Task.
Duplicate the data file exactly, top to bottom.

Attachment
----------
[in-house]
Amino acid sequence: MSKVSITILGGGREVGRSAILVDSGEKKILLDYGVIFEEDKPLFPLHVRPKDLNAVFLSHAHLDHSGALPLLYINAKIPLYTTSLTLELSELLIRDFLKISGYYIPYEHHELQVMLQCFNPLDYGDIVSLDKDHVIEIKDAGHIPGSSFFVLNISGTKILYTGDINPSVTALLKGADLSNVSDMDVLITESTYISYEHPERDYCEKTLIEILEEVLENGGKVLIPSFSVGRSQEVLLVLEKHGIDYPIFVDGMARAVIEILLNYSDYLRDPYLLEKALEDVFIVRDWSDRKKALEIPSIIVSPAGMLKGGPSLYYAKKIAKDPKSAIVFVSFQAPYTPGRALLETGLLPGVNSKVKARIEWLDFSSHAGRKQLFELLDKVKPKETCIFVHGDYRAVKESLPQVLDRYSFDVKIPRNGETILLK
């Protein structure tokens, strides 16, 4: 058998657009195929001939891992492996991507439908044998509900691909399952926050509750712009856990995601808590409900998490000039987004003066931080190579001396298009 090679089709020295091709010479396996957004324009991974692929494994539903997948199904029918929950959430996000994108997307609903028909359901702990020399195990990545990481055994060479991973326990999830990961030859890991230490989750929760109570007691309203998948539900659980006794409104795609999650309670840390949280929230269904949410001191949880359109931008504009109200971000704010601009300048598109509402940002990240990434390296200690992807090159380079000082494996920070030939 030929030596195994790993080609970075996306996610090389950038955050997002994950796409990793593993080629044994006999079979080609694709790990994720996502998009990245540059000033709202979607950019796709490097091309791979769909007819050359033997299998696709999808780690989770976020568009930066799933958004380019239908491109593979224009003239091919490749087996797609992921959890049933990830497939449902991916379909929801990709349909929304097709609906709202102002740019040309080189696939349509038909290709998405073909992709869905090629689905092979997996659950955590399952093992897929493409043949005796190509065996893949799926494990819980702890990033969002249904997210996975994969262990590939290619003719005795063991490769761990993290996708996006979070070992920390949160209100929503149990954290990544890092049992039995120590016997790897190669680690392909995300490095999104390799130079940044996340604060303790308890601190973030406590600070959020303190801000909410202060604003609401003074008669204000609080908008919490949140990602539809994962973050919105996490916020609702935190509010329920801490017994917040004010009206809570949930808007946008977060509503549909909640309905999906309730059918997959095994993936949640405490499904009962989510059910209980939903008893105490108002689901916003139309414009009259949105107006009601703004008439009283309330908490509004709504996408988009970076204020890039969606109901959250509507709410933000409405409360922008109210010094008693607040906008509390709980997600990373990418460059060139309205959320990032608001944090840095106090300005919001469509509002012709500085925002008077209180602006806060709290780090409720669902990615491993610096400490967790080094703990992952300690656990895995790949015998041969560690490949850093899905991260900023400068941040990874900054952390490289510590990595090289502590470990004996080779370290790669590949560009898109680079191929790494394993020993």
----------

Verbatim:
[in-house]
Amino acid sequence: MSKVSITILGGGREVGRSAILVDSGEKKILLDYGVIFEEDKPLFPLHVRPKDLNAVFLSHAHLDHSGALPLLYINAKIPLYTTSLTLELSELLIRDFLKISGYYIPYEHHELQVMLQCFNPLDYGDIVSLDKDHVIEIKDAGHIPGSSFFVLNISGTKILYTGDINPSVTALLKGADLSNVSDMDVLITESTYISYEHPERDYCEKTLIEILEEVLENGGKVLIPSFSVGRSQEVLLVLEKHGIDYPIFVDGMARAVIEILLNYSDYLRDPYLLEKALEDVFIVRDWSDRKKALEIPSIIVSPAGMLKGGPSLYYAKKIAKDPKSAIVFVSFQAPYTPGRALLETGLLPGVNSKVKARIEWLDFSSHAGRKQLFELLDKVKPKETCIFVHGDYRAVKESLPQVLDRYSFDVKIPRNGETILLK
């Protein structure tokens, strides 16, 4: 058998657009195929001939891992492996991507439908044998509900691909399952926050509750712009856990995601808590409900998490000039987004003066931080190579001396298009 090679089709020295091709010479396996957004324009991974692929494994539903997948199904029918929950959430996000994108997307609903028909359901702990020399195990990545990481055994060479991973326990999830990961030859890991230490989750929760109570007691309203998948539900659980006794409104795609999650309670840390949280929230269904949410001191949880359109931008504009109200971000704010601009300048598109509402940002990240990434390296200690992807090159380079000082494996920070030939 030929030596195994790993080609970075996306996610090389950038955050997002994950796409990793593993080629044994006999079979080609694709790990994720996502998009990245540059000033709202979607950019796709490097091309791979769909007819050359033997299998696709999808780690989770976020568009930066799933958004380019239908491109593979224009003239091919490749087996797609992921959890049933990830497939449902991916379909929801990709349909929304097709609906709202102002740019040309080189696939349509038909290709998405073909992709869905090629689905092979997996659950955590399952093992897929493409043949005796190509065996893949799926494990819980702890990033969002249904997210996975994969262990590939290619003719005795063991490769761990993290996708996006979070070992920390949160209100929503149990954290990544890092049992039995120590016997790897190669680690392909995300490095999104390799130079940044996340604060303790308890601190973030406590600070959020303190801000909410202060604003609401003074008669204000609080908008919490949140990602539809994962973050919105996490916020609702935190509010329920801490017994917040004010009206809570949930808007946008977060509503549909909640309905999906309730059918997959095994993936949640405490499904009962989510059910209980939903008893105490108002689901916003139309414009009259949105107006009601703004008439009283309330908490509004709504996408988009970076204020890039969606109901959250509507709410933000409405409360922008109210010094008693607040906008509390709980997600990373990418460059060139309205959320990032608001944090840095106090300005919001469509509002012709500085925002008077209180602006806060709290780090409720669902990615491993610096400490967790080094703990992952300690656990895995790949015998041969560690490949850093899905991260900023400068941040990874900054952390490289510590990595090289502590470990004996080779370290790669590949560009898109680079191929790494394993020993």